In today's remainders: Apple hints at an LTE iPhone, augmented reality finds a new niche, Thomas Edison brings down the house, and Microsoft comes clean about its cryptic ads.
Ye Olde LTE iPhone
An Apple job posting for a Cellular Technology Software Manager got the hens-a-cluckin' today in regards to Apple developing an LTE phone. The listing specifically looks for someone with experience in "R&D of new protocol and standards" and "expert knowledge of one or multiple cellular technologies: WCDMA/UMTS, HSPA, HSPA+, LTE etc." This more than likely points to Apple creating an LTE compliant iPhone, and why wouldn't they? It's the next logical progression towards a 4G standard on both AT&T and Verizon, and Sprint is betting all their marbles on it. Apple developing an LTE phone is no greater a shock than El Jobso hinting at new MacBooks. It's inevitable, just be patient.
Augmented Reality Fashion Show
Augmented reality is turning up everywhere nowadays, so it's no surprise that these UK designers are using it to churn up some trippy and surreal designs. The fashion consortium Cassette Playa have used the medium to demonstrate its early potential by embedding digital codes on clothing to allow an overlaid virtual projection layer. The video may not be the best thing to watch if you recently licked some toads since it contains some admittedly bizarre imagery. Regardless, I'll be eagerly awaiting the Tron themed episode of Project Runway where the designers are forced to program their pieces instead of stitch them. [DesignBoom via Dvice]
Thomas Edison: Jerkbag
If Drunk History can't convince you our oft-cherished inventor was kind of a son of a bitch then this excerpt from one of his papers—describing how he set W.H. Vanderbilt's house ablaze—probably won't either, but it's still pretty funny:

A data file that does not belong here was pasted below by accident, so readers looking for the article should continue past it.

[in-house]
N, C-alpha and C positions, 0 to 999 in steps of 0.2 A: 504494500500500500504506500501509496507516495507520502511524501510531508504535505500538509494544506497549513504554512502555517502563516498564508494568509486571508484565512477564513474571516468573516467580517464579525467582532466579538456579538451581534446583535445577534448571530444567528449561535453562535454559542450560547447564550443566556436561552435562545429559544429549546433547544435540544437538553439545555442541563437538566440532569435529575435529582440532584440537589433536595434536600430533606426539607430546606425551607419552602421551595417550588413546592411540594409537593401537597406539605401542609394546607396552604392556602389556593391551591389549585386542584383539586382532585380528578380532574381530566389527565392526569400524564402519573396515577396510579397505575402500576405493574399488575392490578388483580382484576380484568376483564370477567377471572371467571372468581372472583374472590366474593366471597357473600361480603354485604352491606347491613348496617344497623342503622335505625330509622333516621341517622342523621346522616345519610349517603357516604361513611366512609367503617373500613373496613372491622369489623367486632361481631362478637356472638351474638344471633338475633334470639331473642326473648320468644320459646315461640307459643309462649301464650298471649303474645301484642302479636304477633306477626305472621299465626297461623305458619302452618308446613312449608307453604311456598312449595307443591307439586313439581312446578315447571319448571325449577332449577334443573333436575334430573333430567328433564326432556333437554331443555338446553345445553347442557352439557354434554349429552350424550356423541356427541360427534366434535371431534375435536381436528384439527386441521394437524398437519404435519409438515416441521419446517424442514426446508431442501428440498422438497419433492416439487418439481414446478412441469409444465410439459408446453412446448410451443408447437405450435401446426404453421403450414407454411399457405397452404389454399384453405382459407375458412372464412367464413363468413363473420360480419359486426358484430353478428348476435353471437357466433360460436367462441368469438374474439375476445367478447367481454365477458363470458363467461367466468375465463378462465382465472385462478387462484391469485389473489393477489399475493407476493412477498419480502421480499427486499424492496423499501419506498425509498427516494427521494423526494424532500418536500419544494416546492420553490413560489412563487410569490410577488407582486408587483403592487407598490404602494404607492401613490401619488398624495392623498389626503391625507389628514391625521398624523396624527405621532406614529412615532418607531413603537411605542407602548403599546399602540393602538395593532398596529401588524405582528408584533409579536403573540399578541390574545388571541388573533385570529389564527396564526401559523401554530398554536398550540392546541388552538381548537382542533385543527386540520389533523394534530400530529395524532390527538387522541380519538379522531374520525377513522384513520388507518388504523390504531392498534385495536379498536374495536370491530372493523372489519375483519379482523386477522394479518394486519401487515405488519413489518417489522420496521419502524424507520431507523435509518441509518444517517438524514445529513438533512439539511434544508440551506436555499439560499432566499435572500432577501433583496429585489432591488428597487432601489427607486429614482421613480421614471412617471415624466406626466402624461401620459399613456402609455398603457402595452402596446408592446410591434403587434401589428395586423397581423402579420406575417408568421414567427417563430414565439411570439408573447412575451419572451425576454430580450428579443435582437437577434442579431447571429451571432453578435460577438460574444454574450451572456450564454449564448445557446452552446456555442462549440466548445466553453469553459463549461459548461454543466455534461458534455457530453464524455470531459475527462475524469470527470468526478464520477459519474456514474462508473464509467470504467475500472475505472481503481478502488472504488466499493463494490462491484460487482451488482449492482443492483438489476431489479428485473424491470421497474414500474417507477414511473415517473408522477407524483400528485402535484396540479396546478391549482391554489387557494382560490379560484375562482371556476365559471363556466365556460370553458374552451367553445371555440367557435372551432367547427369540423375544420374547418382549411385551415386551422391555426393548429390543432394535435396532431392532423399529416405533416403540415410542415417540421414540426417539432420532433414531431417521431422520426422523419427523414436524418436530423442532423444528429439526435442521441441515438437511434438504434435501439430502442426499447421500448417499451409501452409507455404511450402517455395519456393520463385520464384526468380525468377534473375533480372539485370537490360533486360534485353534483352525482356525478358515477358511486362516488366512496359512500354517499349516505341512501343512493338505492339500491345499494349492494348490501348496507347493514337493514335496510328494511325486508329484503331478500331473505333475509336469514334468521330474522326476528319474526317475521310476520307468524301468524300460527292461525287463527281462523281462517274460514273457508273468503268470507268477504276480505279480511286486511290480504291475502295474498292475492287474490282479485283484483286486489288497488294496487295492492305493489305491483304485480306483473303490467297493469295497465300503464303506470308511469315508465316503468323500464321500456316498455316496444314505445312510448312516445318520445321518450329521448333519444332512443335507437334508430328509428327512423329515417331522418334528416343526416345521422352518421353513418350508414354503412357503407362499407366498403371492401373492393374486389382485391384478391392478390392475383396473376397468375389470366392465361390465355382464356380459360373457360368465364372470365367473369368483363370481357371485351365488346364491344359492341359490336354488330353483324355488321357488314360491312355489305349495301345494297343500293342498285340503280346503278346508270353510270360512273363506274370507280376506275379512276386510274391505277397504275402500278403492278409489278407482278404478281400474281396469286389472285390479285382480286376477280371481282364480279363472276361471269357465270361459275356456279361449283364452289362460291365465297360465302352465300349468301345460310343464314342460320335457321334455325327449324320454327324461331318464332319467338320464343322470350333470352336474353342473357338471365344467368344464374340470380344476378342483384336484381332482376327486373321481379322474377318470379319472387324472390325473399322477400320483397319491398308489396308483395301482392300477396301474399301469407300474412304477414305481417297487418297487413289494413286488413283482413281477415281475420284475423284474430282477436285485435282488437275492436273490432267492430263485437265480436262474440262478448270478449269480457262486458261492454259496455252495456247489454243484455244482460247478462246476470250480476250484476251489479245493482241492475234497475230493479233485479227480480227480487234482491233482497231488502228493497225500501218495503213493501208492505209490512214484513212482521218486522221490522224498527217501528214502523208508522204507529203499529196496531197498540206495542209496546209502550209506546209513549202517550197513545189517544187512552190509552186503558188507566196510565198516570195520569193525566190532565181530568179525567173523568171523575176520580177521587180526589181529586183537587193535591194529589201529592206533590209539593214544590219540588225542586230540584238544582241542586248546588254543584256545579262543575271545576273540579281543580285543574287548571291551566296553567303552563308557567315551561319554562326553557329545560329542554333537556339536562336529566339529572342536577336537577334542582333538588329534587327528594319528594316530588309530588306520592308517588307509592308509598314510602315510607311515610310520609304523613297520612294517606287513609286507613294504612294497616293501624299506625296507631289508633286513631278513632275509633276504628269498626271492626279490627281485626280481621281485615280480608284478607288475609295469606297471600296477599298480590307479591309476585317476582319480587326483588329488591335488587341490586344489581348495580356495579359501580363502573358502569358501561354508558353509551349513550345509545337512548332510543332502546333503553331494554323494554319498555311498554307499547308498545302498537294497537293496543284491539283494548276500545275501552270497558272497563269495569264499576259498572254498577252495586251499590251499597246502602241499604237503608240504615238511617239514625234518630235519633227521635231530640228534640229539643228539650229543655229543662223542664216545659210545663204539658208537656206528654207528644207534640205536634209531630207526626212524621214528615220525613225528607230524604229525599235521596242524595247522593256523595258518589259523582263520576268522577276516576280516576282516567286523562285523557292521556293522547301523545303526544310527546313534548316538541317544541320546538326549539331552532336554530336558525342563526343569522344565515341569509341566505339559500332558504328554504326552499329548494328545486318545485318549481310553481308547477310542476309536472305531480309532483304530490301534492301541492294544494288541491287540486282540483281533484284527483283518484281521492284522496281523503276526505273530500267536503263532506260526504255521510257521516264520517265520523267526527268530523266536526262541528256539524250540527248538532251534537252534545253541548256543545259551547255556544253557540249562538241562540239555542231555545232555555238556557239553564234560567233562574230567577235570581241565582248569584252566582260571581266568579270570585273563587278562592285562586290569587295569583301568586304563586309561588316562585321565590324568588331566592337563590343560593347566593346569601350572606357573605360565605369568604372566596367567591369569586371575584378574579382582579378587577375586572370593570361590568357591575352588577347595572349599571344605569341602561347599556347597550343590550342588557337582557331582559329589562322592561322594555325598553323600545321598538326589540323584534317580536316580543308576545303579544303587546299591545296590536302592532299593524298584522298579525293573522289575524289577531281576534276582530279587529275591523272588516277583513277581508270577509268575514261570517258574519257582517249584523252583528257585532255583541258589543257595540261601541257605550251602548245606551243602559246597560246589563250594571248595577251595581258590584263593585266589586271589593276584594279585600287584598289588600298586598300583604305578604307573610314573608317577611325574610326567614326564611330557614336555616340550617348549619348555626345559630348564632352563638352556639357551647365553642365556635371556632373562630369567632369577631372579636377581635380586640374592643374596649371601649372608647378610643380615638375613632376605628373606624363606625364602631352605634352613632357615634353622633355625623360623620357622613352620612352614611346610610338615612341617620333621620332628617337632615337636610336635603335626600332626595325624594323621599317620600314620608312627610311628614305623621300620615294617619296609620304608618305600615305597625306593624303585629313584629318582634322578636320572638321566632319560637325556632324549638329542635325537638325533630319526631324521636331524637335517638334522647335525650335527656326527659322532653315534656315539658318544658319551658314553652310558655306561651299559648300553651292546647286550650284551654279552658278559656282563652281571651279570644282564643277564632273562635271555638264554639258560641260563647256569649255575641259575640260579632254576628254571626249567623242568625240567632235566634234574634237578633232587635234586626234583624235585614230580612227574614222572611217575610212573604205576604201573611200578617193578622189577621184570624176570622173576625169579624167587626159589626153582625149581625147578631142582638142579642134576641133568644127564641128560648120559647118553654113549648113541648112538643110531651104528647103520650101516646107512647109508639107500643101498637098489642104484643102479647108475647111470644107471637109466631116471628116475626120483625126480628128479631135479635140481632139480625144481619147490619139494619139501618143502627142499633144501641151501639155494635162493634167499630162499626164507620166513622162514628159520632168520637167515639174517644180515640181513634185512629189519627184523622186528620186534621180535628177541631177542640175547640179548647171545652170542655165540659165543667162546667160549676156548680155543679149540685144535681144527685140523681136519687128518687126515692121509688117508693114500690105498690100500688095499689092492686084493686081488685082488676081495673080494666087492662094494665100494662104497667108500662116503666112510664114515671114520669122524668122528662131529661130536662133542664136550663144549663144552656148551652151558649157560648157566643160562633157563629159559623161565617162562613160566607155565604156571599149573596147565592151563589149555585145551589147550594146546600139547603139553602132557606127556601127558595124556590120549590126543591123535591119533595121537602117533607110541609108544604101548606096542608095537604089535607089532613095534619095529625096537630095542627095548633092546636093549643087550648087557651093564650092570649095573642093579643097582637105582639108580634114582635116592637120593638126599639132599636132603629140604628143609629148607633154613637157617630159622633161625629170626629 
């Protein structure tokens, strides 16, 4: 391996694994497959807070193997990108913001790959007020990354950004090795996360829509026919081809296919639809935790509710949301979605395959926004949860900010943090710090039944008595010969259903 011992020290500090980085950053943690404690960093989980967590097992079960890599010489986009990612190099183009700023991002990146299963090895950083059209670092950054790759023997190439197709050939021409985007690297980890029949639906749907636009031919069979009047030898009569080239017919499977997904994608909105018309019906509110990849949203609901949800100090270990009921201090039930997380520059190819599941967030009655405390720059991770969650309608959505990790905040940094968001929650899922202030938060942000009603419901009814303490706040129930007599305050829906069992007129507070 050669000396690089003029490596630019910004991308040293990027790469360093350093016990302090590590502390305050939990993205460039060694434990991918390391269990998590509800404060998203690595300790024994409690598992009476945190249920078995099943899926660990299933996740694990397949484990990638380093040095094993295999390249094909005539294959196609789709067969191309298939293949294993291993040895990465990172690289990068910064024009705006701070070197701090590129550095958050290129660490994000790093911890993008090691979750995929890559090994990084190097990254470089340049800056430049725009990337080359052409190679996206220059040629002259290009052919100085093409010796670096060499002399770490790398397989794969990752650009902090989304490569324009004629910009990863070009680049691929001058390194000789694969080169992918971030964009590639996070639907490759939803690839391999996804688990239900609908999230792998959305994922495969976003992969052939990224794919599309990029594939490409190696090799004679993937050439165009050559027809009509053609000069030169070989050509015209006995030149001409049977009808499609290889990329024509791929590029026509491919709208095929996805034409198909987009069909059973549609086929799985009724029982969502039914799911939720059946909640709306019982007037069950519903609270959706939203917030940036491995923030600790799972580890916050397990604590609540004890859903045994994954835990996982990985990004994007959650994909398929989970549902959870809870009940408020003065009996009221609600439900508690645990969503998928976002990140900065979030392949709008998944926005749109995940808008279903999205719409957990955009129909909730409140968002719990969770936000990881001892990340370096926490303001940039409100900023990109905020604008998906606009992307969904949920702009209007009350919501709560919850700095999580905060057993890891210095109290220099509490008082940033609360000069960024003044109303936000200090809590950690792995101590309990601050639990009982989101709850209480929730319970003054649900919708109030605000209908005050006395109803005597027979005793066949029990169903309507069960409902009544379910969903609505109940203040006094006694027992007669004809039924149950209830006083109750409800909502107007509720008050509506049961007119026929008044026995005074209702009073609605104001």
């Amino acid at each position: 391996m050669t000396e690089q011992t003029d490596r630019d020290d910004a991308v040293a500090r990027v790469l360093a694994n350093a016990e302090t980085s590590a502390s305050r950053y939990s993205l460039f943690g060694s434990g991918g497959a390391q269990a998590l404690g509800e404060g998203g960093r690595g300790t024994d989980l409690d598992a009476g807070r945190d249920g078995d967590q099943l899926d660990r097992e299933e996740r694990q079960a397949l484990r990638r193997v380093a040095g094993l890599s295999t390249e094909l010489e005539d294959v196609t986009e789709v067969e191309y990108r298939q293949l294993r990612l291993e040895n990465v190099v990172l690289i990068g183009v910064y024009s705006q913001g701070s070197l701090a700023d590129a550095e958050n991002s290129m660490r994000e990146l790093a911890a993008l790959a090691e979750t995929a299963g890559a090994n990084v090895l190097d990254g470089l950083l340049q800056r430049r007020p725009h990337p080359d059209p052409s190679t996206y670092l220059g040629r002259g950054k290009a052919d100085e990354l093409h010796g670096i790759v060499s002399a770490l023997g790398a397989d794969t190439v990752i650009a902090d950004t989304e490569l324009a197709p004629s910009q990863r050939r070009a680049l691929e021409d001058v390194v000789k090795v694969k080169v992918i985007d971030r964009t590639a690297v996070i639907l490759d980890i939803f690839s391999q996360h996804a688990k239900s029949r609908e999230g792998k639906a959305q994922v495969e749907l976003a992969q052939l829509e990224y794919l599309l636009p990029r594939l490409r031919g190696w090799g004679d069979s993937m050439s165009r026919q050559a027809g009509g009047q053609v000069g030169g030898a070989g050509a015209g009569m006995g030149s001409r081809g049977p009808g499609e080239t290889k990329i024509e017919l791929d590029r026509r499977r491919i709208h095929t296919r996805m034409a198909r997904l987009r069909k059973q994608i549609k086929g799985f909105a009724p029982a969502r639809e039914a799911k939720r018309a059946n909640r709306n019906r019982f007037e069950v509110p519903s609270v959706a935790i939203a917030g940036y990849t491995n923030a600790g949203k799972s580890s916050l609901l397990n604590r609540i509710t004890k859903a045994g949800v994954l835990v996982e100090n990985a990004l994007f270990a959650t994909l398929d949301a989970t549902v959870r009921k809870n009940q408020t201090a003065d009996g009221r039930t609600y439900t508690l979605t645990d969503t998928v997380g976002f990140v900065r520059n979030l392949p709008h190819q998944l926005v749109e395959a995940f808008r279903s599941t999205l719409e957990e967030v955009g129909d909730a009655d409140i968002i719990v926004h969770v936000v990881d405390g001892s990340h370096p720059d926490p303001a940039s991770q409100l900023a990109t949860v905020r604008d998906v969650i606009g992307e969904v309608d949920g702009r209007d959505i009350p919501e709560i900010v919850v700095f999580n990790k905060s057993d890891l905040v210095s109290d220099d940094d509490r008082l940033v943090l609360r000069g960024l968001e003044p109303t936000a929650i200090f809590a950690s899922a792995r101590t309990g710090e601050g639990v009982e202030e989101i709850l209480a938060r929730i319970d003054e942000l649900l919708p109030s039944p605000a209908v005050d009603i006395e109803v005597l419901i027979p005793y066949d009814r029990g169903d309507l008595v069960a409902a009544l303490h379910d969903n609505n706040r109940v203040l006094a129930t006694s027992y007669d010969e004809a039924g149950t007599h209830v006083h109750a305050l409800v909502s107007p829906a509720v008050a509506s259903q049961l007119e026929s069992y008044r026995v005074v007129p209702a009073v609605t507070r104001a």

About 8 o'clock in the evening we lit it up and it was very good. Mr. Vanderbilt, his wife and some of his daughters cam in and were there a few minutes when a fire occurred. The large picture gallery was lined with silk cloth interwoven with fine metallic tinsel. In some manner, two wires had got crossed with the tinsel, which became red-hot and the whole wall was soon afire ... [the fire is put out] ... Mrs. Vanderbilt became hysterical and wanted to know where it came from. We told her we had the plant in the cellar, and when she learned we had a boiler there, she said she would not occupy the house; she would not live over a boiler. We had to take the whole installation out.
Well played, Mr. Edison. [BoingBoing]
"We figured that that sort of obscure nature of the communications would make people lean in a little more closely to see what we were going to next," he says. "And that part certainly worked, in the sense that everybody leaned in, and they paid a lot more attention to our subsequent work than I think they might have had we just started with it."
Makes sense, I guess. But if you're going for the confusing route in advertising you might as well go full bore and hire David Lynch to direct some ads. I know I'd certainly be paying attention if Bill Gates and Jerry Seinfeld were talking backwards while a midget in drag skipped around wielding a new Windows phone. They might be a huge failure, but who cares? You'd have my full and undivided attention, Microsoft. [Mediamemo]